He staggers back with a grunt of pain but in seconds he’s back up and the axe flies past my nose with millimetres to spare. I duck, draw back, grab his cloak and nut him with all my might, feeling his nose shatter beneath my forehead. He swings for me, and I aim a sharp kick directly at his hip bone which throws him off balance, then drive my shoulder into his guts, sending him staggering back across the cobblestones.
He’s down but far from out and I grab his axe, so much adrenaline coursing through me I can barely see straight. I have no idea what I’ll do with an axe when the next one comes for me, but its weight and the smooth, worn wood of the handle feel ever so slightly comforting in my hand. I whirl around in a kind of half squat, waving the axe above my head like a demented sumo wrestler. The advice to make yourself as big as possible is probably more for bears than Wednesday Morning Murder clubs, but I have a vague recollection of advice from some women’s self-defence class that acting bonkers makes you seem more trouble than you’re worth, so I do a few goblin type leaps and screech like a monkey.
Sure enough, they are backing away. Terror etched on their faces, a couple have fallen to their knees and they’re staring at me with unadulterated horror. I do an evil plan laugh, a seagull impression and a bit of the Macarena and one of them retreats so far he topples into the water. The splash is more satisfying than it should be.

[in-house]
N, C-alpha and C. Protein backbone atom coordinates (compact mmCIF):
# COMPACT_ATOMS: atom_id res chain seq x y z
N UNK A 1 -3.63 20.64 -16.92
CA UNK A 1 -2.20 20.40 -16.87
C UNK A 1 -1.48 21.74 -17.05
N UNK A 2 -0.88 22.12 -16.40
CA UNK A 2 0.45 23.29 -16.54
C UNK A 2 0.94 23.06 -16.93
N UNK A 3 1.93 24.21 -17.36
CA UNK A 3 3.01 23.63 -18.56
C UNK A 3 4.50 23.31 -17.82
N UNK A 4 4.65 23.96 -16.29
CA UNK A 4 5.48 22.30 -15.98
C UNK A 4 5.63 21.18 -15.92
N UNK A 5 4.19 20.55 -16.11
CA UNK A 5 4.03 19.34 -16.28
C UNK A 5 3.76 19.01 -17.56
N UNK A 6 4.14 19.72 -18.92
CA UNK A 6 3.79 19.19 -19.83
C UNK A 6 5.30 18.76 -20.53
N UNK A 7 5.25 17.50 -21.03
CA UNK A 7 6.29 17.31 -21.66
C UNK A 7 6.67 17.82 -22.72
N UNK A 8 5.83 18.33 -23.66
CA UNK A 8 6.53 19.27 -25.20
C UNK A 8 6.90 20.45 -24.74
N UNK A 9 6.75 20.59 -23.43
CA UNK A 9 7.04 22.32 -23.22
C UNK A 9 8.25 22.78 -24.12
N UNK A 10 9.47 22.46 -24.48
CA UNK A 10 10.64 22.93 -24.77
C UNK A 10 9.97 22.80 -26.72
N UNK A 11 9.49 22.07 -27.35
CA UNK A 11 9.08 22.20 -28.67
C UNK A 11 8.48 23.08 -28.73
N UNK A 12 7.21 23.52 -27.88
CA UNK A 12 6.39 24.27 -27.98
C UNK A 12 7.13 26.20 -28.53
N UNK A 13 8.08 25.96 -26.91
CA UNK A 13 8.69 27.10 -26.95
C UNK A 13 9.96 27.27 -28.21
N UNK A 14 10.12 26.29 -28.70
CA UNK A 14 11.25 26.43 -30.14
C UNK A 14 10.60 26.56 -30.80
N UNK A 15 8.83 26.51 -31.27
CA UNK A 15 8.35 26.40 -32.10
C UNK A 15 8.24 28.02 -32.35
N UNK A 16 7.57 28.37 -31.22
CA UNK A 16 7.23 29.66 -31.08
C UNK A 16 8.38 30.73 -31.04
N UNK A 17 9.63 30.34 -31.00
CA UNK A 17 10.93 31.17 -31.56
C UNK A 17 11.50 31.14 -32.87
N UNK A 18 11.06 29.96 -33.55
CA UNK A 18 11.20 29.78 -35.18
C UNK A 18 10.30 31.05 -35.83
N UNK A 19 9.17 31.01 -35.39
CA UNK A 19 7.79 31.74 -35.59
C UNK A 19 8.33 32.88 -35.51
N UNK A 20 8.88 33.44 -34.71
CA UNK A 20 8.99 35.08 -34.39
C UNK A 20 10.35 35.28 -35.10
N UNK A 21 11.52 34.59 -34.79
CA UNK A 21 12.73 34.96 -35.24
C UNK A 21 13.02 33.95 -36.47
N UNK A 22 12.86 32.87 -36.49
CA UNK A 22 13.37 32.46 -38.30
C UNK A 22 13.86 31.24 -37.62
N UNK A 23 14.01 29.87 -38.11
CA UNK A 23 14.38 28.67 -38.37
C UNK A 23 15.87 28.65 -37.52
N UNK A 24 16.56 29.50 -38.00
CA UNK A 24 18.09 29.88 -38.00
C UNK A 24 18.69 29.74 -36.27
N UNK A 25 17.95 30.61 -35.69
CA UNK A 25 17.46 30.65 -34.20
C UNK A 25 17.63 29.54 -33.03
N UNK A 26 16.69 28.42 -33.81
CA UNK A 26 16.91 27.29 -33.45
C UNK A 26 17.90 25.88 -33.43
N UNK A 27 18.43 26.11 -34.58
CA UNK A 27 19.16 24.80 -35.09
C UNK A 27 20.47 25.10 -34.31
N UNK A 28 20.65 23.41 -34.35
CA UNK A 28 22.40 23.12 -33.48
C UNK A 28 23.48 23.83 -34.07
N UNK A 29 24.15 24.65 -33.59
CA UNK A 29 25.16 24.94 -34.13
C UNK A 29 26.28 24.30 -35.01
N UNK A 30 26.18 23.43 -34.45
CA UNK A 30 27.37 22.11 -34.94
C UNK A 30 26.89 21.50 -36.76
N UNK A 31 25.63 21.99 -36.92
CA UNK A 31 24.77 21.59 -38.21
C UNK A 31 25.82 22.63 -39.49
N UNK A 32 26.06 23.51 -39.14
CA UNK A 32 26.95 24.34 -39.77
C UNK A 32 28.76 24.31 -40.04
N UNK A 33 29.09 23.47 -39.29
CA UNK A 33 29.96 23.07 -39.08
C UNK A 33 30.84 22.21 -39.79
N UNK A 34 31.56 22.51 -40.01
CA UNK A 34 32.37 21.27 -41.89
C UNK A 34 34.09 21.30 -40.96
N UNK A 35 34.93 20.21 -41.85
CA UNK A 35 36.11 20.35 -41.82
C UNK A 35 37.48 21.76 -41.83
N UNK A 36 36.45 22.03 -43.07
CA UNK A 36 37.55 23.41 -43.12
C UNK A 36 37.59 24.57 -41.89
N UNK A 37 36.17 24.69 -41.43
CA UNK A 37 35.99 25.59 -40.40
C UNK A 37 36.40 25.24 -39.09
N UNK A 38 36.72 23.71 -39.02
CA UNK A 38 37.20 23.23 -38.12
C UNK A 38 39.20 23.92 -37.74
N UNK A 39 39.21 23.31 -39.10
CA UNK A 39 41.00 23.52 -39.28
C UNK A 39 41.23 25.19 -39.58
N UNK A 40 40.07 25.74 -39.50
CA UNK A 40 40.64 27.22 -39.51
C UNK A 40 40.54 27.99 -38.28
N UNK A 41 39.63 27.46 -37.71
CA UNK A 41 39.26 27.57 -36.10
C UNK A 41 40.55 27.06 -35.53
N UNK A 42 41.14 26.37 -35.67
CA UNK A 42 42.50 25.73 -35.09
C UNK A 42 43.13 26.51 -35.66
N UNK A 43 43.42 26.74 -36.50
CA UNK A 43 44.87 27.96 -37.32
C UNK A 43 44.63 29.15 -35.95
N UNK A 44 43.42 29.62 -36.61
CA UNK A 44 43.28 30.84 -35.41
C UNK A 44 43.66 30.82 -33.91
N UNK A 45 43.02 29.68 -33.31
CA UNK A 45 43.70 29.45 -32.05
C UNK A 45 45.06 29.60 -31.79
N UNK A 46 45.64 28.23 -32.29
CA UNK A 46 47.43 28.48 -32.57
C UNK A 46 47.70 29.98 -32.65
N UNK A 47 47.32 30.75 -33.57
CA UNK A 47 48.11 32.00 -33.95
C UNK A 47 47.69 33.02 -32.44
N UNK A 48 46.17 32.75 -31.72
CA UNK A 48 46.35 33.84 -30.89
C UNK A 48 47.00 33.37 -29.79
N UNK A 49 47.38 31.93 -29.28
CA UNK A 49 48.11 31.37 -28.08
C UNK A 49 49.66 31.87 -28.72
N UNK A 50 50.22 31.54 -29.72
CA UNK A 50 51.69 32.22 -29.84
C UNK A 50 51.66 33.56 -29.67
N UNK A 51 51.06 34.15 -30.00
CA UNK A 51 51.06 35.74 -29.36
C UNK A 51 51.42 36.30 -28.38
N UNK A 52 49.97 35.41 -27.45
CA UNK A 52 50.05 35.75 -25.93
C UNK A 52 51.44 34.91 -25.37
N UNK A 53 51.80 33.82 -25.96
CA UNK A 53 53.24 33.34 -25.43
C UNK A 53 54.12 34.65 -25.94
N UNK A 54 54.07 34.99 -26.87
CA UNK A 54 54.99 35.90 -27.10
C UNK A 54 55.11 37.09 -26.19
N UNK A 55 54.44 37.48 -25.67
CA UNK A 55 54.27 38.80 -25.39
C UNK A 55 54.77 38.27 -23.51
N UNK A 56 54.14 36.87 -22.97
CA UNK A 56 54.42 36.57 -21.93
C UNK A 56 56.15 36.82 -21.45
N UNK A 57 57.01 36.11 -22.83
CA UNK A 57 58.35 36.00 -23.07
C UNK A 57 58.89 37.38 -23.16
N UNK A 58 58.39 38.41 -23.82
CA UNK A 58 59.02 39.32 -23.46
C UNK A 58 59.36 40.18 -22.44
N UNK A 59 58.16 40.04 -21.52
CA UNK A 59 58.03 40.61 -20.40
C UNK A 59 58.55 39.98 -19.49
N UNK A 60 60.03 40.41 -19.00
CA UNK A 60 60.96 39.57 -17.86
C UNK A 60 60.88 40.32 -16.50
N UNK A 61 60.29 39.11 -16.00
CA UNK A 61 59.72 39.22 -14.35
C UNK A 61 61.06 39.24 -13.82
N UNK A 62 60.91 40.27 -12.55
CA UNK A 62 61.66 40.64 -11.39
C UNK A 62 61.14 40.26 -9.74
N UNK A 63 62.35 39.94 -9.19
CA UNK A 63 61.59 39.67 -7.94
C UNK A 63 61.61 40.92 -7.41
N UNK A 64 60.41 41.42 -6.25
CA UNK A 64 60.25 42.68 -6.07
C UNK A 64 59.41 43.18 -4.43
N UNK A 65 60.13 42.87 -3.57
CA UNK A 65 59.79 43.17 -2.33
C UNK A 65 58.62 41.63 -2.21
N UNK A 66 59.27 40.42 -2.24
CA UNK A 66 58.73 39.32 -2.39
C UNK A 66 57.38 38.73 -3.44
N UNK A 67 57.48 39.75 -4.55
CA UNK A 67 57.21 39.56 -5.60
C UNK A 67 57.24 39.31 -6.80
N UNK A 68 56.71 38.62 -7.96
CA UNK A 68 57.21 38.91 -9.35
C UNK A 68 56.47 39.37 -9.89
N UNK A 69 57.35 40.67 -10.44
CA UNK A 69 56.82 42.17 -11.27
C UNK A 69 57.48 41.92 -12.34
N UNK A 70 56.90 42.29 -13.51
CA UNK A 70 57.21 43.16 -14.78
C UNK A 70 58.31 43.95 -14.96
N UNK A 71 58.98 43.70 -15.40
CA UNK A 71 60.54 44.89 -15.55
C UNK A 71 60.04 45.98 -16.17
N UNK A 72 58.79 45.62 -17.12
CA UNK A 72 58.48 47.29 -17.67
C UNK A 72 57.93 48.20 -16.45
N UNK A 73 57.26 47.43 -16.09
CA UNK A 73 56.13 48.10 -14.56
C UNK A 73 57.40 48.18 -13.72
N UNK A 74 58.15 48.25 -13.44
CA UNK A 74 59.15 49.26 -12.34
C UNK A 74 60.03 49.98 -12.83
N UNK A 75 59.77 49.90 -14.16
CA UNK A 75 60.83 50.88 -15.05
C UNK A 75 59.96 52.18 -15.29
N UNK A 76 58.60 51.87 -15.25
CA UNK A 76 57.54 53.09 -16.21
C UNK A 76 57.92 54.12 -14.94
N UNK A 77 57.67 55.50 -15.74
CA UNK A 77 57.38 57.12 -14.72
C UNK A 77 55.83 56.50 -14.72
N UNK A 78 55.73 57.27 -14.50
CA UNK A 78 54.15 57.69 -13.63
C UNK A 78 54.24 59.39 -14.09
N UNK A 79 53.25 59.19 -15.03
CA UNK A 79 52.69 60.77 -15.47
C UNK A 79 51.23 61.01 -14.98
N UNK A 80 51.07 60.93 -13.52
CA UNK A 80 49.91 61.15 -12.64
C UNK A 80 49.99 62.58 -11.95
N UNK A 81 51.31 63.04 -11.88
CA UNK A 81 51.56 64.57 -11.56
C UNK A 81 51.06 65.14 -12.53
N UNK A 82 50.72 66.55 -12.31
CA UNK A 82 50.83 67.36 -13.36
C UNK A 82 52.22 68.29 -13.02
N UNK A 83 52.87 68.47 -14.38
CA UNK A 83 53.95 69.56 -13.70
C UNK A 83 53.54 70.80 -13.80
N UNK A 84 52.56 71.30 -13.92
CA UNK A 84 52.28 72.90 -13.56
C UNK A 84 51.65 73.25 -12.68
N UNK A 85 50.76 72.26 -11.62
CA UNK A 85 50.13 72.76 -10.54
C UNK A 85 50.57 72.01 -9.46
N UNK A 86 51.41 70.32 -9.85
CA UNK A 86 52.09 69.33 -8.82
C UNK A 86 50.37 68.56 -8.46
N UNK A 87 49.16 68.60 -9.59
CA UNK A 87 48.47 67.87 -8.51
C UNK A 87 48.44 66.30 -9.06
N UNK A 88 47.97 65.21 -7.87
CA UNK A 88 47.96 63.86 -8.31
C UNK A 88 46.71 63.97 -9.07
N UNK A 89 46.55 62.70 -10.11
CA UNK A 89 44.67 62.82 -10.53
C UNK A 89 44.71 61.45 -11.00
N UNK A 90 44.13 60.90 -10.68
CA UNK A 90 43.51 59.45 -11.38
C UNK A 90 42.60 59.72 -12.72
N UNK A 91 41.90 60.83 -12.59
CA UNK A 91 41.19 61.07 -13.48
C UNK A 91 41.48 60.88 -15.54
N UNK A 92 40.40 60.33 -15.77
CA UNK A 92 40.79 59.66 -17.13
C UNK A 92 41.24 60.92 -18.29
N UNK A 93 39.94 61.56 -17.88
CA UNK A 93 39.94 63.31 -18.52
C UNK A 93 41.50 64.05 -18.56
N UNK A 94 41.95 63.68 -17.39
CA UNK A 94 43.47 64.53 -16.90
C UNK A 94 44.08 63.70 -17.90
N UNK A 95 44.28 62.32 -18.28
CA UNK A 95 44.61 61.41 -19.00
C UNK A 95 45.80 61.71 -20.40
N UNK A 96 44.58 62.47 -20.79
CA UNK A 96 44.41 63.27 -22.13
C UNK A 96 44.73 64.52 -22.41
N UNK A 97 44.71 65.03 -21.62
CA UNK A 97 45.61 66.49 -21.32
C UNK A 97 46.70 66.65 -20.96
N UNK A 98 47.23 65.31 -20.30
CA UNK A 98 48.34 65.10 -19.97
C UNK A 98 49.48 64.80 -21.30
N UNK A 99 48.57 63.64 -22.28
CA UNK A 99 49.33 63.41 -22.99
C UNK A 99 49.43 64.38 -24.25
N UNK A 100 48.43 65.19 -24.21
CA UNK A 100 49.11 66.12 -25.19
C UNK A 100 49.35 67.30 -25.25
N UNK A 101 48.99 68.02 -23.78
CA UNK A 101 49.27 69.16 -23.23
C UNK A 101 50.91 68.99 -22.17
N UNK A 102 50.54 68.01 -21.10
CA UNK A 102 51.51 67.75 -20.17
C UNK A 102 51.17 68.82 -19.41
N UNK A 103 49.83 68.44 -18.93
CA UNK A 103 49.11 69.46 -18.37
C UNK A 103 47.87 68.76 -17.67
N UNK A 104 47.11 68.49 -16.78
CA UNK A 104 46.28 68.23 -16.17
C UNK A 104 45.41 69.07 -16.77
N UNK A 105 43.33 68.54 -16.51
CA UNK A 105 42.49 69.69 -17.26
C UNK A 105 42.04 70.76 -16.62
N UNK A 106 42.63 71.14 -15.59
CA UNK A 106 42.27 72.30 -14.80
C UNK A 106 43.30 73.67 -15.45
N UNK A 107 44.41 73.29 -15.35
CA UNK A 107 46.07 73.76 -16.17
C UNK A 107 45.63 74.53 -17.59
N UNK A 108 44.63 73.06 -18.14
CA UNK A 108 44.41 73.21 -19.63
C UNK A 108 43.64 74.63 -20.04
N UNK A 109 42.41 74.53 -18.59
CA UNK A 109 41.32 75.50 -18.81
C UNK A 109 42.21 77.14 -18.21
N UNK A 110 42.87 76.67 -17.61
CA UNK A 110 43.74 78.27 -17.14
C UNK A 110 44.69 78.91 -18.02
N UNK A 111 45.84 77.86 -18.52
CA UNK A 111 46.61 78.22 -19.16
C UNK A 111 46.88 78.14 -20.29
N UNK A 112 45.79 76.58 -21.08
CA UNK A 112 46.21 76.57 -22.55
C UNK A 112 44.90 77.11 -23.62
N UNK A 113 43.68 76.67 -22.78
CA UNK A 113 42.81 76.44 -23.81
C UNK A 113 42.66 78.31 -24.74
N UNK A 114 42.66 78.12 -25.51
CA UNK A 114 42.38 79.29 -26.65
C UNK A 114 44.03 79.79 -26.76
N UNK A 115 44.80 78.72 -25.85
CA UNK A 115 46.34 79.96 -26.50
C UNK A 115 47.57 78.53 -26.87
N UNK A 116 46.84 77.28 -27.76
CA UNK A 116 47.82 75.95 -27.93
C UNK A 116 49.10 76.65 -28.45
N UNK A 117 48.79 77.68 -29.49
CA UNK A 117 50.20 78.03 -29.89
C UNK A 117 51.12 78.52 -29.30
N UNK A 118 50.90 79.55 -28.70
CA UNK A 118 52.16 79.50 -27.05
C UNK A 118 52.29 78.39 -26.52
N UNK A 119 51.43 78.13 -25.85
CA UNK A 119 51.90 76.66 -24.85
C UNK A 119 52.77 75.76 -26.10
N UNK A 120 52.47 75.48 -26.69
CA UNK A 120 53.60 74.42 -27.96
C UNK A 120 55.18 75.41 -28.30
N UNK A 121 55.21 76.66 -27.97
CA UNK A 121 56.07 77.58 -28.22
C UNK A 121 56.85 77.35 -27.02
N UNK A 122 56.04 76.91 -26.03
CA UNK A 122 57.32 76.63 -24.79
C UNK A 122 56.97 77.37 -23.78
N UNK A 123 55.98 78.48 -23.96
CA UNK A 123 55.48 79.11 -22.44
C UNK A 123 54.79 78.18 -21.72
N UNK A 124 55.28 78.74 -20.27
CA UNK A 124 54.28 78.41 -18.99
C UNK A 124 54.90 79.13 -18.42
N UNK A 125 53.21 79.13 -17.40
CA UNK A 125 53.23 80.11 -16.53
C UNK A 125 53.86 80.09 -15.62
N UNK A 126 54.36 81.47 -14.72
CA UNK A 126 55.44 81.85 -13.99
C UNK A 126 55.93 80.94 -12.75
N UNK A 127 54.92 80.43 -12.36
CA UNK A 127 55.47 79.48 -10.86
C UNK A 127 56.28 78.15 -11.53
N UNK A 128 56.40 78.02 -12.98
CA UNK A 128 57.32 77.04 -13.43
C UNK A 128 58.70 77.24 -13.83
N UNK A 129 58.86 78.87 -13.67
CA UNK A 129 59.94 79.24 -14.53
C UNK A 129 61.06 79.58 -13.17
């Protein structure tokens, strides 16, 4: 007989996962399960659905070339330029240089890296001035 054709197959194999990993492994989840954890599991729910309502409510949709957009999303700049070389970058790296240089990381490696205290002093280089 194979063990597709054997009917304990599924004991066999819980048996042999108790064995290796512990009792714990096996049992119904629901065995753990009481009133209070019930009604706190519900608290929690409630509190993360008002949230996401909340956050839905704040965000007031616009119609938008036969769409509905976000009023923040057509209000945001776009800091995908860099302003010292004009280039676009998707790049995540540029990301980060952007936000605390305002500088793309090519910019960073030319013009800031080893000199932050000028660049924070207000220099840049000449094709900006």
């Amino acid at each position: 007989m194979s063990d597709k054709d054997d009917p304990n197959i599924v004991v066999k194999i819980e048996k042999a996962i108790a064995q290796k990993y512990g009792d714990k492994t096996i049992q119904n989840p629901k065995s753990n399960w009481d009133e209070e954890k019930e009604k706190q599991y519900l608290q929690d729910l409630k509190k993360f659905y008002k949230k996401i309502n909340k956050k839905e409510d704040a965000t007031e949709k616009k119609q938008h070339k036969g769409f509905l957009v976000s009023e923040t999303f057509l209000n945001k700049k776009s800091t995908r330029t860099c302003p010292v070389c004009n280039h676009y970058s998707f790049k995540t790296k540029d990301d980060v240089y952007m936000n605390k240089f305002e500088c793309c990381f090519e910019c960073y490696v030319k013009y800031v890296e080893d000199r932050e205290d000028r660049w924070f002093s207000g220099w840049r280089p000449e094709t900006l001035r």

Naked Man has managed to roll off the fire, is on his hands and knees, his face twisted with pain as he clearly tries to gather the strength to get to his feet. The wall and the fence and the hole are half a football pitch away, how exactly are we supposed to escape? Naked Man is as broad shouldered and steroided-up as the rest of them, so a coal carry is out the question.
But there’s no way he’s going to make it on his own and the seagull impression will only keep his murdery pals at bay for so long, so I shimmy under his armpit and hug his giant forearm to my chest like a kind of lever, and stagger to my feet. I can’t really wrap my other arm around his waist on account of the painful looking welts and blisters so I kind of hoik him over my shoulders like a huge human cloak and we manage forward a few steps. There’s a pressure building in my chest, presumably the after affects of adrenaline, but it’s making it hard to breathe, and a fierce wind whips up around us which really doesn’t bloody help.
We manage a few more steps and somehow we get in to a kind of rhythm. That weird lift-stopping-too-fast feeling hits again and my knees nearly give way, but with a howl through gritted teeth I manage to stay upright and miraculously, the wall seems to be coming closer. Naked Man has managed to find his feet a bit, and though he’s still leaning heavily on me he’s giving me a bit of momentum and we make it to the hole in the fence and collapse in a sweating, shivering heap on the pavement beyond.
For a few seconds I can’t do anything. My lungs are burning, every muscle trembles and as adrenaline drains for a couple of seconds I think I’m going to puke. A few deep, slow breaths on my hands and knees help to pull me together and then I realise that I have absolutely no idea what to do now. It’s not often I have no idea what to do. I’ve been mugged in a snowstorm in Toronto, run out of petrol in the outback of Central Queensland, been arrested in Athens, and I’ve always managed to figure it out, step by step. But I’ve never been collapsed on Govan Road with a naked, half barbecued man before.
‘What’s your name?’ My throat is raw and my voice croaky from the monkey screeches.
He stares at me, terror swimming in his deep blue eyes. Oh yeah, the monkey screeches.
‘I was just doing that to freak them out,’ I grin. ‘It was the first thing I thought of. I’ve never taken on a football team of murdery headcases before.’